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Figure 6. Transduced RPMI-8226 human myeloma cells express biologically active soluble hRANKL.

A. shRANKL is detected by ELISA (Biomedica Gruppe, Wien, Austria), at a concentration of ∼0.4 ng.ml−1, in medium conditioned using RPMI-8226/hRANKL/eGFP cells, but not in controls. B. Multinucleated TRAP-positive cells (osteoclasts) formed in a culture of mouse PBMC cultured in medium conditioned with RPMI-8226/hRANKL/eGFP, supplemented with M-CSF (50 ng.ml−1). No osteoclasts were observed in control wells containing conditioned media from wild-type cells (data not shown) or RPMI-8226/eGFP. C. Resorption trails formed on the surface of dentine slices cultured in the presence of freshly prepared mouse PBMC, using medium conditioned with RPMI-8226/hRANKL/eGFP. No trails formed on slices cultured in medium conditioned by RPMI-8226/eGFP (or wild-type - data not shown). Statistical analysis performed using unpaired t-test. Data = mean± S.E.M.

https://doi.org/10.1371/journal.pone.0041127.g006

When freshly isolated mouse PBMC were cultured in medium conditioned with RPMI-8226/hRANKL/eGFP cells, multinucleate TRAP-positive cells were observed. No such cells formed in the cultures treated with medium conditioned using RPMI-8226/eGFP cells (Figure 6B). In separate in vitro experiments, where mouse PBMC were cultured on dentine slices, in the presence of medium conditioned by RPMI-8226/hRANKL/eGFP cells, resorption trails were observed (Figure 6C). No pits were observed on dentine slices cultured with medium conditioned using RPMI-8226/eGFP control cells (Figure 6C).

RPMI-8226/hRANKL/eGFP-bearing mice have increased osteoclast number, elevated serum soluble RANKL and reduced trabecular bone volume and number

Sub-cutaneous injection of NOD/SCID mice with RPMI-8226/hRANKL/eGFP, or RPMI-8226/eGFP cells, resulted in palpable tumour development in all mice. The mice bearing RPMI-8226/hRANKL/eGFP cells also exhibited increased serum soluble hRANKL (p<0.05) compared to RPMI-8226/eGFP cells (Figure 7A), although not all mice had detectable sRANKL. Following sacrifice, histological analysis of the tibiae from all mice showed that marrow space was not infiltrated with myeloma cells. However, histomorphometric analysis demonstrated that RPMI-8226/hRANKL/eGFP-bearing mice exhibited a three-fold increase in osteoclast number (p<0.05) along the cortico-endosteal surface compared to RPMI-8226/eGFP-bearing mice (Figure 7B and 7C). MicroCT analysis of tibiae of RPMI-8226/hRANKL/eGFP-bearing mice, with detectable sRANKL in the serum, was associated with reduced trabecular bone volume (27%, p<0.05) (Figure 7D and 7E), decreased trabecular number (29%, p<0.05) (Figure 7F), and increased trabecular thickness (8%, p<0.05 - data not shown).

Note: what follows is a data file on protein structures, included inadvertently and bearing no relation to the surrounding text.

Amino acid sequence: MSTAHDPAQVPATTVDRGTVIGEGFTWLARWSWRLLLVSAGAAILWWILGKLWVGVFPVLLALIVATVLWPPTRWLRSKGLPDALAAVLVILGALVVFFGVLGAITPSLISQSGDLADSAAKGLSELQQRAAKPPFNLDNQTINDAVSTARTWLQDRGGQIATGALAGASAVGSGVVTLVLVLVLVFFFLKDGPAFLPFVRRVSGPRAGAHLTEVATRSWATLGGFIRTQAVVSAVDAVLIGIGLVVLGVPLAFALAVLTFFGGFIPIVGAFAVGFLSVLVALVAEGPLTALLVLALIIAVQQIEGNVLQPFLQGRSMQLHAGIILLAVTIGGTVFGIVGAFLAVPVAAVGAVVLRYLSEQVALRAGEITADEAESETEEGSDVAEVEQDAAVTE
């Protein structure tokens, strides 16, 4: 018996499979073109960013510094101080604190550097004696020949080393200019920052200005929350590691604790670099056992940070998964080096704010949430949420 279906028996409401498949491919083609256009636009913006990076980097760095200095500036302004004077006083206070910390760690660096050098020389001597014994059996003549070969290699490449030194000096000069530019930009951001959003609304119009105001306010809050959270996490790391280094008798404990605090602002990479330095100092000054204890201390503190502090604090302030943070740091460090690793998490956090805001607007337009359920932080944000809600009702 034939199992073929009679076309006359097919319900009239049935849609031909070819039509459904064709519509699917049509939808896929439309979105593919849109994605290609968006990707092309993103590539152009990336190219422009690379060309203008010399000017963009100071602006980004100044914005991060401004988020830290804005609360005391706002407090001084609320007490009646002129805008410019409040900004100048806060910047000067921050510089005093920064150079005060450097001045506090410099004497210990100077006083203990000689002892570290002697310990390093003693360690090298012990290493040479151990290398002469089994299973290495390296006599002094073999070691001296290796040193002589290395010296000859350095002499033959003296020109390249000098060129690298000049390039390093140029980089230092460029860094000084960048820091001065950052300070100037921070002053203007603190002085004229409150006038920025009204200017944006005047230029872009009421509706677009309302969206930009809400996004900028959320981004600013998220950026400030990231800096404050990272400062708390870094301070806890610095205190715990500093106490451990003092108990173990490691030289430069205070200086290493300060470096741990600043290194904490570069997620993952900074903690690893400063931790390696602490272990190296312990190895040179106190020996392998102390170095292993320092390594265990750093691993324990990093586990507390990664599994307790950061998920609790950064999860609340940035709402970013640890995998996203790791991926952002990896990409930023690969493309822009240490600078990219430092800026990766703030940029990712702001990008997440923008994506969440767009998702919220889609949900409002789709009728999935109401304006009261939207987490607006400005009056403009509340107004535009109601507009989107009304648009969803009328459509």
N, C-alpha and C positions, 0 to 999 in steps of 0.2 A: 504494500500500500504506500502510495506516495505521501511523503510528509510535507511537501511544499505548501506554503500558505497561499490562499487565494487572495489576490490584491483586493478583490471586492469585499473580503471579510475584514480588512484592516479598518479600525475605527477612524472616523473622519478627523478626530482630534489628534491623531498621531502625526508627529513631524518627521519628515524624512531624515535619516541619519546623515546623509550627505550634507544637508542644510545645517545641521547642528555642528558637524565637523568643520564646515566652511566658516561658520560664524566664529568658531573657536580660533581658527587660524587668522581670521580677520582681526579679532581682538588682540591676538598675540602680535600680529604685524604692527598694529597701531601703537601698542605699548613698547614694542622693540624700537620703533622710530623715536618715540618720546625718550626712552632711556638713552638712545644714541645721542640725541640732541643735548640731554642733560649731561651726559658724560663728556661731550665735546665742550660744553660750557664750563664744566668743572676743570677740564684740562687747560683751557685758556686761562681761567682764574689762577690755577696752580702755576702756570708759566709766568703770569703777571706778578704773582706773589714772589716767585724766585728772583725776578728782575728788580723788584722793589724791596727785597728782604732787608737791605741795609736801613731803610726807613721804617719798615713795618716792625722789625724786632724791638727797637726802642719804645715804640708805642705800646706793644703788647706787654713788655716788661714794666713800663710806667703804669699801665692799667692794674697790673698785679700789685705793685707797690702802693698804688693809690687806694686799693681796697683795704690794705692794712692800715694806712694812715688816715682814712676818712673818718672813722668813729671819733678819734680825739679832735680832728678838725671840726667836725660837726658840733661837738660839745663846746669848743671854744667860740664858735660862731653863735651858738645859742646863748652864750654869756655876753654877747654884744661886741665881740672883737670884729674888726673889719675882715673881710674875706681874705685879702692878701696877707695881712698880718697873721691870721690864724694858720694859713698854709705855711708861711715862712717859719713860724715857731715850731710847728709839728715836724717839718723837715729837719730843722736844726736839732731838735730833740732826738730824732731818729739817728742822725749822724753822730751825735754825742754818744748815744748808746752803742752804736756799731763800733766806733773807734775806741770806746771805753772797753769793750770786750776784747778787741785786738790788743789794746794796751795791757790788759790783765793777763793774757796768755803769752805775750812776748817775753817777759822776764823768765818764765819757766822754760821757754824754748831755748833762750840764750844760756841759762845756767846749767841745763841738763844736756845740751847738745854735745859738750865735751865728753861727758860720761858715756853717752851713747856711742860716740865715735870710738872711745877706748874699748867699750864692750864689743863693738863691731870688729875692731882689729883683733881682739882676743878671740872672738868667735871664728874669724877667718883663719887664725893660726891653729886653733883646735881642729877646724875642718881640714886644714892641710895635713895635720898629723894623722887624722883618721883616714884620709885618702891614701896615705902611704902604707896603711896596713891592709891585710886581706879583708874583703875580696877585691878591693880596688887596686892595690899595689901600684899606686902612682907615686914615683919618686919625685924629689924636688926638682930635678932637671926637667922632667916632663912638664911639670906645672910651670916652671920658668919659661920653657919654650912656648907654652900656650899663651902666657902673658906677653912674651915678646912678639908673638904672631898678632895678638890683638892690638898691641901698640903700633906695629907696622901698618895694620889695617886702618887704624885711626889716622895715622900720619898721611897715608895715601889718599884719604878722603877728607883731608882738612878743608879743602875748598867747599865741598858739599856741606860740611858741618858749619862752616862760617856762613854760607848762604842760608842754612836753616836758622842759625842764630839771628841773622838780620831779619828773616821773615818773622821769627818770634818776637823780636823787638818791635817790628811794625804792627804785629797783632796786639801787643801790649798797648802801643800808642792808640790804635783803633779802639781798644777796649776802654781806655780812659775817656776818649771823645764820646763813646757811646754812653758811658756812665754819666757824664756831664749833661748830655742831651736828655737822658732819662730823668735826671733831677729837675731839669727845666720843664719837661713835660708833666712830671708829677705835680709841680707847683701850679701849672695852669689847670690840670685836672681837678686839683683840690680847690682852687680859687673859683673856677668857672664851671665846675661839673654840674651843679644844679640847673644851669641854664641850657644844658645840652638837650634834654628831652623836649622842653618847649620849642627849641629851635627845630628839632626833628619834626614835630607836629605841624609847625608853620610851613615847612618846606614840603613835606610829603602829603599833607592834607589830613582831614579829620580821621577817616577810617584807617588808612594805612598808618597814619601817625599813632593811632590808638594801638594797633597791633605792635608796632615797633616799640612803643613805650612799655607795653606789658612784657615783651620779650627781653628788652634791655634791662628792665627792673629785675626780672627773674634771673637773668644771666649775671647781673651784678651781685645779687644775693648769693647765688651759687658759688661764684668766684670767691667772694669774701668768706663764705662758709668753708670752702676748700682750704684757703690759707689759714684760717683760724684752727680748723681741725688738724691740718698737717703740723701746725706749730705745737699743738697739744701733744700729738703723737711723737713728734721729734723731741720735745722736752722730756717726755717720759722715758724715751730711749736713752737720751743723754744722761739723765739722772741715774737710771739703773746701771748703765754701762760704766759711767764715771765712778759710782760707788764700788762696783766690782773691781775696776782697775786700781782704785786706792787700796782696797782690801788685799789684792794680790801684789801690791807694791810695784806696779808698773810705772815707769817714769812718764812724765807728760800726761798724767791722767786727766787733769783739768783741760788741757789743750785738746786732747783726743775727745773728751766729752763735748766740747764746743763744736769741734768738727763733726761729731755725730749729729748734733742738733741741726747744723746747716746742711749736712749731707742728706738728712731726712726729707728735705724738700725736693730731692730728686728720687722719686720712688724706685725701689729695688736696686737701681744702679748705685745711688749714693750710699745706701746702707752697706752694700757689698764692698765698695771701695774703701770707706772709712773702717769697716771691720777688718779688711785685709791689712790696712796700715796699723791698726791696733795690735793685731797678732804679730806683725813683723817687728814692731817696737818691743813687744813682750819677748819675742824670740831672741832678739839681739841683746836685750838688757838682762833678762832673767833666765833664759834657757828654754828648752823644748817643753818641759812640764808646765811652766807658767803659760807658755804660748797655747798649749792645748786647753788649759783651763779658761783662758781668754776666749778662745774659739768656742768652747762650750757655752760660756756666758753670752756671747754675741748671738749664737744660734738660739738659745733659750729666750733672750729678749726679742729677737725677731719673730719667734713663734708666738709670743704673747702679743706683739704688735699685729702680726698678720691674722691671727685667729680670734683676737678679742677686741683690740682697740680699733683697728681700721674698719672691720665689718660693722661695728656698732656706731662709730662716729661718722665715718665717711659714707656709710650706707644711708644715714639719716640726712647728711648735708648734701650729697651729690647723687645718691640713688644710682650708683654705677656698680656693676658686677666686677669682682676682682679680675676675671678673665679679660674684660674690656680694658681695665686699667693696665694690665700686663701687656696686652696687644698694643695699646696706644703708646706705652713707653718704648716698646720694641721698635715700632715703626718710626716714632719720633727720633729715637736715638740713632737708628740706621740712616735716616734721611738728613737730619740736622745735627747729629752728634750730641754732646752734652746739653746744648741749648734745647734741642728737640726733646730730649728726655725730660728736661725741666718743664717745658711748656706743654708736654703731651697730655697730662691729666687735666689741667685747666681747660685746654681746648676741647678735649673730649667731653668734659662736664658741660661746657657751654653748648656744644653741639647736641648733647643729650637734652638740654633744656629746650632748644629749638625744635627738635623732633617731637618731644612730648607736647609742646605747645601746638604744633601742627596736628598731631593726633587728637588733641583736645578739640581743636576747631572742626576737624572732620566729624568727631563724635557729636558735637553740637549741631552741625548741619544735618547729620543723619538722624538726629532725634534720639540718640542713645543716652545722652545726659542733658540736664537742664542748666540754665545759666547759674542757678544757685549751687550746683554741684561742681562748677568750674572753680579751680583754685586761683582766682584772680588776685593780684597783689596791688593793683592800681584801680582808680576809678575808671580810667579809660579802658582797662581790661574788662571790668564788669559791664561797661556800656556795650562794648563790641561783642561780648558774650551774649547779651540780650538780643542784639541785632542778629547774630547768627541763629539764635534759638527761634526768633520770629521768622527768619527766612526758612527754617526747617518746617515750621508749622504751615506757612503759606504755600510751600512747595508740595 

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Figure 7. RPMI-8226/hRANKL/eGFP-bearing mice have elevated serum soluble RANKL, increased osteoclast number and reduced trabecular bone volume.

A. ELISA demonstrating significantly increased serum sRANKL in mice bearing RPMI-8226/hRANKL/eGFP cells, compared to RPMI-8226/eGFP-bearing animals, as well as wild-type cells (data not shown). B. Photomicrographs of sections of mouse tibiae demonstrating that mice bearing RPMI-8226/hRANKL/eGFP (ii) have increased OC number at the CE-surface, compared to mice bearing RPMI-8226/eGFP control cells (i). OC are arrowed. Original magnification ×40. C. Increased OC number is observed at the CE surface in mice bearing RPMI-8226/hRANKL/eGFP cells. D. MicroCT images showing reduced bone volume in tibiae of mice bearing RPMI-8226/hRANKL/eGFP, as opposed to wild-type cells. E. RPMI-8226/hRANKL/eGFP-treated mice have decreased trabecular bone volume (27%) when compared to RPMI-8226/eGFP cell-bearing animals. F. RPMI-8226/hRANKL/eGFP-treated mice have reduced trabecular number (29%), when compared to RPMI-8226/eGFP-bearing animals. Statistical analysis performed using unpaired t-test. Data = mean± S.E.M.

https://doi.org/10.1371/journal.pone.0041127.g007

Discussion

In the present study we examined the ability of two syngeneic models of multiple myeloma, the 5T2MM and the 5T33MM models, to cause both osteolytic bone disease and osteoporosis. In 5T2MM bearing mice this was characterised by the presence of osteolytic bone lesions on radiographs, loss of trabecular bone, a reduction in total bone mineral density and an increase in the proportion of bone surface covered by osteoclasts. This mimics the features of the bone disease seen in patients with multiple myeloma. In contrast, injection of 5T33MM cells had little effect on bone. 5T33MM cells did not promote the development of osteolytic bone lesions, had no effect on trabecular bone area or total bone mineral density and did not increase osteoclast formation. Indeed, histomorphometric analysis demonstrated that osteoclast surface on trabecular bone was significantly reduced in mice bearing 5T33MM cells. These data contrast with a previous study in which 5T33MM cells were reported to promote the development of a myeloma bone disease [31]. The reason for the difference between the two studies is unclear. However, the 5T33MM cells have been maintained independently, in different laboratories for many years and therefore, this may reflect the selection of different clones of 5T33MM cells over time.